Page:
where M1 is the mean test intervention (=3.60), M2 is the mean control intervention (=2.65), Z1 is the Z value associated with α (=1.64), Z2 is the Z value associated with β (=1.28), S1 is the standard deviation (SD) of M1 (=1.34), S2 is the SD of M2 (=0.95), S is the pooled SD (=1.161), and n is number of patients in each group (=25).
A power analysis indicated that 25 patients per group were required to detect a 10% difference in duration of analgesia. Considering the dropouts, we recruited 30 patients in each group.
All the patients were screened before enrolment in the study. Patients of both sexes between the ages of 18 and 65 years with the American Society of Anesthesiologists (ASA) physical status 1, 2, and 3 scheduled for lower limb surgery were enrolled for the study. Pregnant mothers, lactating mothers, patients with severe hepatic and renal dysfunction, severe left ventricular systolic dysfunction (EF <30%), preexisting severe bradycardia, and patients with known allergy to the study drugs were excluded from the study. A voluntary written informed consent was taken from all the eligible and willing patients. Before enrolment of the first patient, the study was registered in the clinical trial registry of India (registration no. CTRI/2019/01/017093).
Sixty patients were randomly divided using the sealed envelope method into two groups of 30 patients each. Group LF received 3-mL isobaric 0.5% levobupivacaine with 10 microgram (mcg) injection fentanyl (total 3.2 mL) and Group LB received 3-mL isobaric 0.5% levobupivacaine with 60 mcg injection buprenorphine (total 3.2 mL). One anesthesiologist who was not part of the study administered the allocated drug intrathecally, whereas another anesthesiologist (investigator) recorded the findings. Both the patient and investigator were blind to the study drug used making the study double-blind.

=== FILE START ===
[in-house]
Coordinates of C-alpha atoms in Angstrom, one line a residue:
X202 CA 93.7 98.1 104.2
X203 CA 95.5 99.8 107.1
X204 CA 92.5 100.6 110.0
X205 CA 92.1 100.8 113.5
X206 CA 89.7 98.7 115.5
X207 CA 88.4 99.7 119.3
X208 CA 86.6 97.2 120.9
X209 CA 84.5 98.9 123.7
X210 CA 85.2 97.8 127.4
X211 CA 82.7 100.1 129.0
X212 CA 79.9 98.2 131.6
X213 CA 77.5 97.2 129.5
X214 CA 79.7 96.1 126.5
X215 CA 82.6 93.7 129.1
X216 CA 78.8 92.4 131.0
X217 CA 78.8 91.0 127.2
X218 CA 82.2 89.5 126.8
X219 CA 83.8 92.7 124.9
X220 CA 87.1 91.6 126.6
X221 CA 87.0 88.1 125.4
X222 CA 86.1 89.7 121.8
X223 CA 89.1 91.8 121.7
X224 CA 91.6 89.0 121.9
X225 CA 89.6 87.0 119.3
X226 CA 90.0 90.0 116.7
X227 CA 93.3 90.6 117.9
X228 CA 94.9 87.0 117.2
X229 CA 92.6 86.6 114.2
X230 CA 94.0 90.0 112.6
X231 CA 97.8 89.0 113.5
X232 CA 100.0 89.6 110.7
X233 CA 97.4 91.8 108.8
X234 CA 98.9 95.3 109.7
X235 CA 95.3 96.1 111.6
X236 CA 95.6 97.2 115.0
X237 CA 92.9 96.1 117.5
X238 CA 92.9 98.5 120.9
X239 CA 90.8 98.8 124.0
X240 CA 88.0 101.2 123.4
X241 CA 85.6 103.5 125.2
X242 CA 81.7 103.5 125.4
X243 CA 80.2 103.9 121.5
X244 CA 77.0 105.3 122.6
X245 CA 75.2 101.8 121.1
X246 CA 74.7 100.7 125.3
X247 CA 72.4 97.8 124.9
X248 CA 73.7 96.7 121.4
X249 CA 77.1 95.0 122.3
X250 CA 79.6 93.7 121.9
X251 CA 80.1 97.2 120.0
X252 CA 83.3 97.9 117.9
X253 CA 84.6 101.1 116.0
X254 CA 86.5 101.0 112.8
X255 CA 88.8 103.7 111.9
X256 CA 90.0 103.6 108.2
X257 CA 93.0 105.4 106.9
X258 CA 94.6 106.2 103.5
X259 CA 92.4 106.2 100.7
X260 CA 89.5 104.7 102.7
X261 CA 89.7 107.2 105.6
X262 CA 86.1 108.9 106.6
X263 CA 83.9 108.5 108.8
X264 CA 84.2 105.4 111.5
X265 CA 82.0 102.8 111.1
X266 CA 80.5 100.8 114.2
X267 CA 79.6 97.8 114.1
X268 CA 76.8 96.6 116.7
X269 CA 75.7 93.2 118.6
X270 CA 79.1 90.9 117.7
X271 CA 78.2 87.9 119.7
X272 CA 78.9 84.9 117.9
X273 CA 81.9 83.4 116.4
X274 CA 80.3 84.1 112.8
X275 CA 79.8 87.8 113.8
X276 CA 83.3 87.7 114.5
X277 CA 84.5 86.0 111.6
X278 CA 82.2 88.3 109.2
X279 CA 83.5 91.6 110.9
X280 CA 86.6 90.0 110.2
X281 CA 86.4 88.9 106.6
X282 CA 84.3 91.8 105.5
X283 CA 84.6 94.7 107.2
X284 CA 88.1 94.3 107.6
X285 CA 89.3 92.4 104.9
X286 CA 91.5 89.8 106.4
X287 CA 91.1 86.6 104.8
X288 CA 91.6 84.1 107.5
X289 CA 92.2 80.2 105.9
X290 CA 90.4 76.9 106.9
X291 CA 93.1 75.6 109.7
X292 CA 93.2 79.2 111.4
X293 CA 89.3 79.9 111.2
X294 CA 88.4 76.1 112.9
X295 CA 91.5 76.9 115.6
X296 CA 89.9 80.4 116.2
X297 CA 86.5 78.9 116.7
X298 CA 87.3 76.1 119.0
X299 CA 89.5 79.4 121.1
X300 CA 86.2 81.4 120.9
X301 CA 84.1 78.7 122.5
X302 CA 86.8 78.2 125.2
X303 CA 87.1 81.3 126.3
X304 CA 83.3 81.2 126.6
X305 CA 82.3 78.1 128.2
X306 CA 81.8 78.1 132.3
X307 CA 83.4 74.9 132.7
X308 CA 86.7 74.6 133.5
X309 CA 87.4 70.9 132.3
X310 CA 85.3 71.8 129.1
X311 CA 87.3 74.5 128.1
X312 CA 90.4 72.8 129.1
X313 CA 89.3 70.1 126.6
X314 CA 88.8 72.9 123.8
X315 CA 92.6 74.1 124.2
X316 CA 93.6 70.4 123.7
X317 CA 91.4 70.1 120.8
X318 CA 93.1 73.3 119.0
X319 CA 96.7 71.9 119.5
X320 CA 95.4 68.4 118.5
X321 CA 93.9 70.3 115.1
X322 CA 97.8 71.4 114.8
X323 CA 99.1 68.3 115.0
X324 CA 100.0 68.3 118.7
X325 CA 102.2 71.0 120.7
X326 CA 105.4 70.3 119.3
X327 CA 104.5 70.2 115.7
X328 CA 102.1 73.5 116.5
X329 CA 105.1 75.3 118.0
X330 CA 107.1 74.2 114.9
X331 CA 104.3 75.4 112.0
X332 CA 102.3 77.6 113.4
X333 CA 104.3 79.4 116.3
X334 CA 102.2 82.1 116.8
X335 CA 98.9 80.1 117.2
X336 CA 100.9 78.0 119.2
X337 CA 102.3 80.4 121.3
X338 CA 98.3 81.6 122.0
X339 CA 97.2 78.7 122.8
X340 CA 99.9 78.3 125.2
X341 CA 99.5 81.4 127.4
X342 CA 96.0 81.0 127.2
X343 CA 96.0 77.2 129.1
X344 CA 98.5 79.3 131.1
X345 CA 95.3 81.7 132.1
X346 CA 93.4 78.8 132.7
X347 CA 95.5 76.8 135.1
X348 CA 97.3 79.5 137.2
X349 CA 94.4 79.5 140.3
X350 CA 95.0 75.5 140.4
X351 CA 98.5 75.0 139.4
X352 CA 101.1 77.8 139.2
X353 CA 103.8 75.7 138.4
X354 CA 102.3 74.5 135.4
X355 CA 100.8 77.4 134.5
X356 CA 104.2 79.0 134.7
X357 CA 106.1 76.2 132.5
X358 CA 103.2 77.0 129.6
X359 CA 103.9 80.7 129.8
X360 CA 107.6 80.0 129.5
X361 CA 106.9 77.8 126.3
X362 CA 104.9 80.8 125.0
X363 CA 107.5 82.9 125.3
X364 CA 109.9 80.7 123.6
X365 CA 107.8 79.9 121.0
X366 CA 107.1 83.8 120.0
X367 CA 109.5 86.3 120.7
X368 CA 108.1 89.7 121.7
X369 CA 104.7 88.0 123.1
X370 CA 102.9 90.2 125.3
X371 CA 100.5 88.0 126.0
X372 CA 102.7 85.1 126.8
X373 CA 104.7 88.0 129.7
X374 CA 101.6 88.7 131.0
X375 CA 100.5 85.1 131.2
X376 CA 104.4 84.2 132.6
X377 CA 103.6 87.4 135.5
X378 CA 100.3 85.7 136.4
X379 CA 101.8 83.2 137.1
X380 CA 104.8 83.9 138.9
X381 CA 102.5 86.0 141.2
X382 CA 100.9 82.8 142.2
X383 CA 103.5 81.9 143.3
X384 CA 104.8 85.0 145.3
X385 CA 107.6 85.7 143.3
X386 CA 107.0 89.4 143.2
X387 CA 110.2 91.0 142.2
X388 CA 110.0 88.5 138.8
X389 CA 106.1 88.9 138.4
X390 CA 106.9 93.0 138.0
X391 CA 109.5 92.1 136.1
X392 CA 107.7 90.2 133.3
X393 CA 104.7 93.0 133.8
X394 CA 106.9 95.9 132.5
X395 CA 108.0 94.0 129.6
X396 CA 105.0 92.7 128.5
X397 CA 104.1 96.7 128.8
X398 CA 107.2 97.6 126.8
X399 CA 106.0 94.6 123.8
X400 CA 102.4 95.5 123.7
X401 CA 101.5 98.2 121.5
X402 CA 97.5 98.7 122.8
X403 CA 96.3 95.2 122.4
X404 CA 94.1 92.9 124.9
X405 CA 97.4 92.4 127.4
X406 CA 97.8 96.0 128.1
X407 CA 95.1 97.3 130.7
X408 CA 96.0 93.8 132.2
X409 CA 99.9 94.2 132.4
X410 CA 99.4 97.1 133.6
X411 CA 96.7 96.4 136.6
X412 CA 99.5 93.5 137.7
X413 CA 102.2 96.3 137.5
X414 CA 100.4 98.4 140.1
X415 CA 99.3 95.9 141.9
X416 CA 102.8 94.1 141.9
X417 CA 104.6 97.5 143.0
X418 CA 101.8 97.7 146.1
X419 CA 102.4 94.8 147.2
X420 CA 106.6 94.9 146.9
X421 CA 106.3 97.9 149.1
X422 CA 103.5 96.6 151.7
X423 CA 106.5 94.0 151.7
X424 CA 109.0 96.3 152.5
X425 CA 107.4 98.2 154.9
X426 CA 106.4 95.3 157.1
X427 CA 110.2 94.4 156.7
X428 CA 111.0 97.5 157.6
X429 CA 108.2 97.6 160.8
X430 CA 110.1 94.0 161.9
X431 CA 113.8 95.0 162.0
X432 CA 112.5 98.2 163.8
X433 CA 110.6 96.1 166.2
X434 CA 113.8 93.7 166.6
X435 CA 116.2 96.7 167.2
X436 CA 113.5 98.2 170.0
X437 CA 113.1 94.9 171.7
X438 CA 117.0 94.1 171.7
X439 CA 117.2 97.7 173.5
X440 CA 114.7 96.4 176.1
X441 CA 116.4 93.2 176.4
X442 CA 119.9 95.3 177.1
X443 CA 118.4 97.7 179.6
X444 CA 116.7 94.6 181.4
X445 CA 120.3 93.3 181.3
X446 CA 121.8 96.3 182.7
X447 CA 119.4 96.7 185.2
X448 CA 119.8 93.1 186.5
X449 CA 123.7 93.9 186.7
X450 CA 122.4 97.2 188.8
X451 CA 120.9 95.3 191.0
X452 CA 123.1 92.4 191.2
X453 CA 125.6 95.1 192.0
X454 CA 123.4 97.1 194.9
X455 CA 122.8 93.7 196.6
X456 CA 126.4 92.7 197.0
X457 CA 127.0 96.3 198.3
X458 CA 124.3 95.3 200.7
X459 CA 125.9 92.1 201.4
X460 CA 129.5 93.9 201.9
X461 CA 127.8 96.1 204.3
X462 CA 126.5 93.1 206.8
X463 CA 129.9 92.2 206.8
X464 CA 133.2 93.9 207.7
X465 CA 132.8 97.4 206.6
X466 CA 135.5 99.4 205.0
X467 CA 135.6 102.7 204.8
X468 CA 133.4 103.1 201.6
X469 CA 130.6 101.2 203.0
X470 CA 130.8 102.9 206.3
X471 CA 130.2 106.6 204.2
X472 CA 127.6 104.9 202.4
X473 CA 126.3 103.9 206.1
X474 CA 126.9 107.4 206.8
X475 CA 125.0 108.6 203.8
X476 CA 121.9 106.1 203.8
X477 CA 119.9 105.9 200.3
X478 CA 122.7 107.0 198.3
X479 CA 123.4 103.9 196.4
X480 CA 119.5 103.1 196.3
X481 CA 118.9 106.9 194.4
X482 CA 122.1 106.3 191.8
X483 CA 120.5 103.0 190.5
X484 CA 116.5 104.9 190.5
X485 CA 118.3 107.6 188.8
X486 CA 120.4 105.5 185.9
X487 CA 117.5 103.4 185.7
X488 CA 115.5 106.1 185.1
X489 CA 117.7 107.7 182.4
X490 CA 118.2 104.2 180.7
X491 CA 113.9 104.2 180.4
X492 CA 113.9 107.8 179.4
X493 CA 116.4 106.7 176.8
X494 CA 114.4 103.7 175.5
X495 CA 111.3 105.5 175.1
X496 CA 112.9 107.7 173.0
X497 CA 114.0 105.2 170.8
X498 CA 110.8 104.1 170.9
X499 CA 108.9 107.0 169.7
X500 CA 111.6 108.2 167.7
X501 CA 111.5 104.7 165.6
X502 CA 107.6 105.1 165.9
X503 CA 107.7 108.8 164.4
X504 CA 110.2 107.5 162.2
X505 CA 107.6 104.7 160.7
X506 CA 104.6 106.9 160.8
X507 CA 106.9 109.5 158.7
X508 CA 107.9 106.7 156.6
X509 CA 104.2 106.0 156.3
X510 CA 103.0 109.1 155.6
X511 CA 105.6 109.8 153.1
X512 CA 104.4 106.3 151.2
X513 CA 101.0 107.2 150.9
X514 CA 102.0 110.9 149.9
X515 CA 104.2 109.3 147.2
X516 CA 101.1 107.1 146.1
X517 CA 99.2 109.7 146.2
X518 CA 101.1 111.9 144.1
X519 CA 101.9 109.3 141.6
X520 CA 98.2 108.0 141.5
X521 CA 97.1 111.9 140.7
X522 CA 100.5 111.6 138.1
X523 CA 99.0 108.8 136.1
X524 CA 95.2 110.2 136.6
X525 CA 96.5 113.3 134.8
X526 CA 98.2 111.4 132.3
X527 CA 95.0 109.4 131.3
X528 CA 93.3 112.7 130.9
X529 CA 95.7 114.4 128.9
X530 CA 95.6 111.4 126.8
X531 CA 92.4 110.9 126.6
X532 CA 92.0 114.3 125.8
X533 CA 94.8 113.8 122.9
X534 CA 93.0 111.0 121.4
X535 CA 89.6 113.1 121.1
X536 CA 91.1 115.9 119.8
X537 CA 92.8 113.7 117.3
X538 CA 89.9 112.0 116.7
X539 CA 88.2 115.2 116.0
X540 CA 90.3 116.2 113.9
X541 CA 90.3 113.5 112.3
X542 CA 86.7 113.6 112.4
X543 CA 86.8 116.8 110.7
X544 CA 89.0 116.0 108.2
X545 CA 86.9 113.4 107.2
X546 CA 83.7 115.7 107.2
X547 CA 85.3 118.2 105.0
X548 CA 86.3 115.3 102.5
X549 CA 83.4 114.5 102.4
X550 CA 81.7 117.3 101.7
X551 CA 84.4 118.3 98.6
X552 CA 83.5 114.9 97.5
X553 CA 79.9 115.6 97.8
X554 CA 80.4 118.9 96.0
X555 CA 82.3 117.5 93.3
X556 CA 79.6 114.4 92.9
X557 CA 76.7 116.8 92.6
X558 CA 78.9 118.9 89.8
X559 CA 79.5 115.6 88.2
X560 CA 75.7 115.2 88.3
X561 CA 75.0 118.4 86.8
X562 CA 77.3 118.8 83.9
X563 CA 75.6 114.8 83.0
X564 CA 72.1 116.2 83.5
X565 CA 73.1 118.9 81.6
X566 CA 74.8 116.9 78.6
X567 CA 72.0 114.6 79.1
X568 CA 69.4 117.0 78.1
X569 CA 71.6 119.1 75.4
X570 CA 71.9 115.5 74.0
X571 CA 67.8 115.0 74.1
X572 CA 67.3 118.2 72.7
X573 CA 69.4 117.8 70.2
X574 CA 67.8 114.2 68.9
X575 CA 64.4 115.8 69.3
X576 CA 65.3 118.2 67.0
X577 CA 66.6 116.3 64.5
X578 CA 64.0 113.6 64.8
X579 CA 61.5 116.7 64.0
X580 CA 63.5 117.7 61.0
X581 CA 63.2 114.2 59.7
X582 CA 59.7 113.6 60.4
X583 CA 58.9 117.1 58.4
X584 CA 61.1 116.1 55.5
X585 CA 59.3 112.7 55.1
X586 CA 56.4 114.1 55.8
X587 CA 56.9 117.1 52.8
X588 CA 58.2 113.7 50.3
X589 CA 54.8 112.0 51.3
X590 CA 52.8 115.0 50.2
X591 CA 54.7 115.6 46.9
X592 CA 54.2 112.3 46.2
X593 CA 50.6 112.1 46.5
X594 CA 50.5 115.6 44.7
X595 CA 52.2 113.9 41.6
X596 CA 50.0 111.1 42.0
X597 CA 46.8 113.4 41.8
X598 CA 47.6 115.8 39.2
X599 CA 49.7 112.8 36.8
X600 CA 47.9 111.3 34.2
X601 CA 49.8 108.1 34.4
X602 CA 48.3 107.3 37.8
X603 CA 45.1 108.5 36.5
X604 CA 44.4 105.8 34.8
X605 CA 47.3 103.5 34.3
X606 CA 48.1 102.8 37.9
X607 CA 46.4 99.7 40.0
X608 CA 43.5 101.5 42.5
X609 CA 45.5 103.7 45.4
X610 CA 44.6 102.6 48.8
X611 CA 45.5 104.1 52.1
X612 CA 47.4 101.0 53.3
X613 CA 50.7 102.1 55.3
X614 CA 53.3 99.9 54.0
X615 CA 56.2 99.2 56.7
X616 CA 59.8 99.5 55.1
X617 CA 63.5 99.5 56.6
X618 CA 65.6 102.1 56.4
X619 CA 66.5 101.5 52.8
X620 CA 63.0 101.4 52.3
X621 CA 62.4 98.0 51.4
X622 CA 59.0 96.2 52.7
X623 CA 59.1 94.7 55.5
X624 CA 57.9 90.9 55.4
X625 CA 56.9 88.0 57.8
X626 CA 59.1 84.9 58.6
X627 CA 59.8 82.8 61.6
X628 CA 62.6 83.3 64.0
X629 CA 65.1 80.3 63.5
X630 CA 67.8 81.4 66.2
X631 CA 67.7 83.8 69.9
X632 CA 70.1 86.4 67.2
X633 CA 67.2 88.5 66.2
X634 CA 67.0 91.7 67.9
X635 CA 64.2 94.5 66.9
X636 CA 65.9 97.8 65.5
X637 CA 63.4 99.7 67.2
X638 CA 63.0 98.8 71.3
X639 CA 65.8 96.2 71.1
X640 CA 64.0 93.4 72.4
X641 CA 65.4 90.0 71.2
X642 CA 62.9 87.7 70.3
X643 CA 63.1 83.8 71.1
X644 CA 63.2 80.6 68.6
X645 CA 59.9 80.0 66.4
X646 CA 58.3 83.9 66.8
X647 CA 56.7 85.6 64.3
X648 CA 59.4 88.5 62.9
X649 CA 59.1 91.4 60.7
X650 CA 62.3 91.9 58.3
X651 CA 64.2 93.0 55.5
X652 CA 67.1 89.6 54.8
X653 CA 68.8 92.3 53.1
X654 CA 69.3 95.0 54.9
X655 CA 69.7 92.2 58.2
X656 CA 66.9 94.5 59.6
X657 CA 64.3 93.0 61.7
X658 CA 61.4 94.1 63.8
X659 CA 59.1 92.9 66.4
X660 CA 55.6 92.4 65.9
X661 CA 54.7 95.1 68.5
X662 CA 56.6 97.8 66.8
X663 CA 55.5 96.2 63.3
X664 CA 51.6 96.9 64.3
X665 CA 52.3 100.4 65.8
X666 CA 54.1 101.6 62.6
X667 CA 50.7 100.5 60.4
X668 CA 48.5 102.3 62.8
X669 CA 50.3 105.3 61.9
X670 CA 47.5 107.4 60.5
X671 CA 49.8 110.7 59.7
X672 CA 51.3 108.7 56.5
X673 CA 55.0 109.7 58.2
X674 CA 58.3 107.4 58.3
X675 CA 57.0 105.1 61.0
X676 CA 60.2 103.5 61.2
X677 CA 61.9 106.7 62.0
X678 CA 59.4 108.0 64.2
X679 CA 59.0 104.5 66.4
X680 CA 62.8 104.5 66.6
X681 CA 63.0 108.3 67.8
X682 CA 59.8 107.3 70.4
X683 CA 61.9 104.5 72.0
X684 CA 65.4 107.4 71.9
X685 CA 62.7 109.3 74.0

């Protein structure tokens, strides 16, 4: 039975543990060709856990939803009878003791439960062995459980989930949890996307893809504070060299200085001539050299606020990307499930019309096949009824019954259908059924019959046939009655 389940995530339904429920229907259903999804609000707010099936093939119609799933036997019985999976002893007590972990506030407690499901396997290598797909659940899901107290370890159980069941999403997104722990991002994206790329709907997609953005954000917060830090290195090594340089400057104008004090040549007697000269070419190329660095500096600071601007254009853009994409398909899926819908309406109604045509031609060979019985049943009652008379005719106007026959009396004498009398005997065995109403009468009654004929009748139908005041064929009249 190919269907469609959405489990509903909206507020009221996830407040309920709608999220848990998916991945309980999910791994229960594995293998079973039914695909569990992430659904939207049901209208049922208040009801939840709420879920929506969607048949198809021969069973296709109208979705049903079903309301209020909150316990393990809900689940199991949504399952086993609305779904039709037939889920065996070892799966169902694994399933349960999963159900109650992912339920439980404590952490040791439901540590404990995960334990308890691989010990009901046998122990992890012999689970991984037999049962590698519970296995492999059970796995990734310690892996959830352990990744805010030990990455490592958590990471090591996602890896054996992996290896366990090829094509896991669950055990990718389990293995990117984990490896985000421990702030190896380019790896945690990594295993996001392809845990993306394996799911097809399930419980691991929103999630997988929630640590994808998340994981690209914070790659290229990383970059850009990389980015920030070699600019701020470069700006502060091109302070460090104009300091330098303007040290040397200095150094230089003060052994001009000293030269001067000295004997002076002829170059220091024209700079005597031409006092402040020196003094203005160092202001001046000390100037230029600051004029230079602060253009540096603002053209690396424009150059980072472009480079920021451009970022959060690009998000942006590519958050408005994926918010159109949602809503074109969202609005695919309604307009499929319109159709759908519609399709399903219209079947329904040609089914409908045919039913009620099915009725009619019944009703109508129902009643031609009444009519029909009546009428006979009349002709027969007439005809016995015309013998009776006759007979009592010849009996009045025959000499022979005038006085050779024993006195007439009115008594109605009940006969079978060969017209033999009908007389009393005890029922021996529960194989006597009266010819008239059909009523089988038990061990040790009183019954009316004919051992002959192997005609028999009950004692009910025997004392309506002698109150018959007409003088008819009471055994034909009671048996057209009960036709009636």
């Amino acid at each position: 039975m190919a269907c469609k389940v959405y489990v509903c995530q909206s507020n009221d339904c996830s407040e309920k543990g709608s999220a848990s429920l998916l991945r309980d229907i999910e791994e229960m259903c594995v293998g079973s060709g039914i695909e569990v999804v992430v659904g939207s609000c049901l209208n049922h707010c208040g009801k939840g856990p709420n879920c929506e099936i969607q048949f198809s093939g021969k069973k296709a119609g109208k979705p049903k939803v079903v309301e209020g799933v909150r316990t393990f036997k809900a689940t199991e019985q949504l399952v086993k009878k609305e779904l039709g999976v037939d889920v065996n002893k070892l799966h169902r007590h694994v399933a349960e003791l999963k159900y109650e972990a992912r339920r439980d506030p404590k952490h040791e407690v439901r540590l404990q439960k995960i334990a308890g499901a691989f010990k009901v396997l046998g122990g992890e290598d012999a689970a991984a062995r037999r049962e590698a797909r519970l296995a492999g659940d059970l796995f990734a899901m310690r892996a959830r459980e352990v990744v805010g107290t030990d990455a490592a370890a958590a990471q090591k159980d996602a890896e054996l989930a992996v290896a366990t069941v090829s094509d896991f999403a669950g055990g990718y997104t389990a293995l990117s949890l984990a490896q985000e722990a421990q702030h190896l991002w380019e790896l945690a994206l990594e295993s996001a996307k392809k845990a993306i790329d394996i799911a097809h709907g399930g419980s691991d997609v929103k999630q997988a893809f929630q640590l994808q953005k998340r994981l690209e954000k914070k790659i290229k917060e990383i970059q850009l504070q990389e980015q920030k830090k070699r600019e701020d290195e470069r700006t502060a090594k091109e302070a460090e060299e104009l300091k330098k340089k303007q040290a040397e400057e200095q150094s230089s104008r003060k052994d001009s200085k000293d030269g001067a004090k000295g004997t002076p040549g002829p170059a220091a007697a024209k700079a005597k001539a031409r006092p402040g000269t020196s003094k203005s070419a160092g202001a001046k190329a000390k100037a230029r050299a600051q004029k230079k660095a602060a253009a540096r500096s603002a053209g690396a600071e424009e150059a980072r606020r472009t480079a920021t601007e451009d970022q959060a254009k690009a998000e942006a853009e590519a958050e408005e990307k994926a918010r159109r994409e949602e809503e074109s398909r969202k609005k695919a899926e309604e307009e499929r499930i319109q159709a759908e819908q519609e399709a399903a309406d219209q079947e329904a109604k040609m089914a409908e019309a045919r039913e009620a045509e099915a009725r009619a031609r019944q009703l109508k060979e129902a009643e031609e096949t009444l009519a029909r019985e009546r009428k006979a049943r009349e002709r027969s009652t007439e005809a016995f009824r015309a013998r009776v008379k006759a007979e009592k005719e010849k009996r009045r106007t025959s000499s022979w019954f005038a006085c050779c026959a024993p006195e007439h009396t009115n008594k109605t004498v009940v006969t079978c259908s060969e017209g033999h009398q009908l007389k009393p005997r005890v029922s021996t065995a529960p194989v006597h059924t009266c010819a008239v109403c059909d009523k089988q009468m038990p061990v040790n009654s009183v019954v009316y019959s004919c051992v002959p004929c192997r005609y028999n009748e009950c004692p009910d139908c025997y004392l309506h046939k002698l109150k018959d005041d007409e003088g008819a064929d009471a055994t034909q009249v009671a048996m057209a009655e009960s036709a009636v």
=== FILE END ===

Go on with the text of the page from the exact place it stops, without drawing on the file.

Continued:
On the day of surgery in the operation theatre, monitors were attached and baseline parameters such as heart rate (HR), noninvasive mean blood pressure (MAP), oxygen saturation (SPO2), and electrocardiogram (ECG) were recorded. Intravenous (IV) access was established using a 20-G IV cannula. Coloading was done by infusion of 500-mL Ringer’s lactate solution. HR and blood pressure (mean) were recorded.
Spinal anesthesia was administered in a sitting position in the L3–L4 intervertebral space using a 23-G Quincke spinal needle under all aseptic precautions. After making the patient supine, the sensory block was tested by pinprick in mid axillary line every 3 min till peak sensory level, that is, two consecutive readings at the same dermatomal level were achieved. Thereafter, the sensory block was tested every 20 min till the block regression to L1 level. The time from the spinal injection (T-0) to the time taken to achieve T10 level was considered as the onset of sensory blockade. The time from T-0 to L1 regression was taken as the total duration of the sensory block.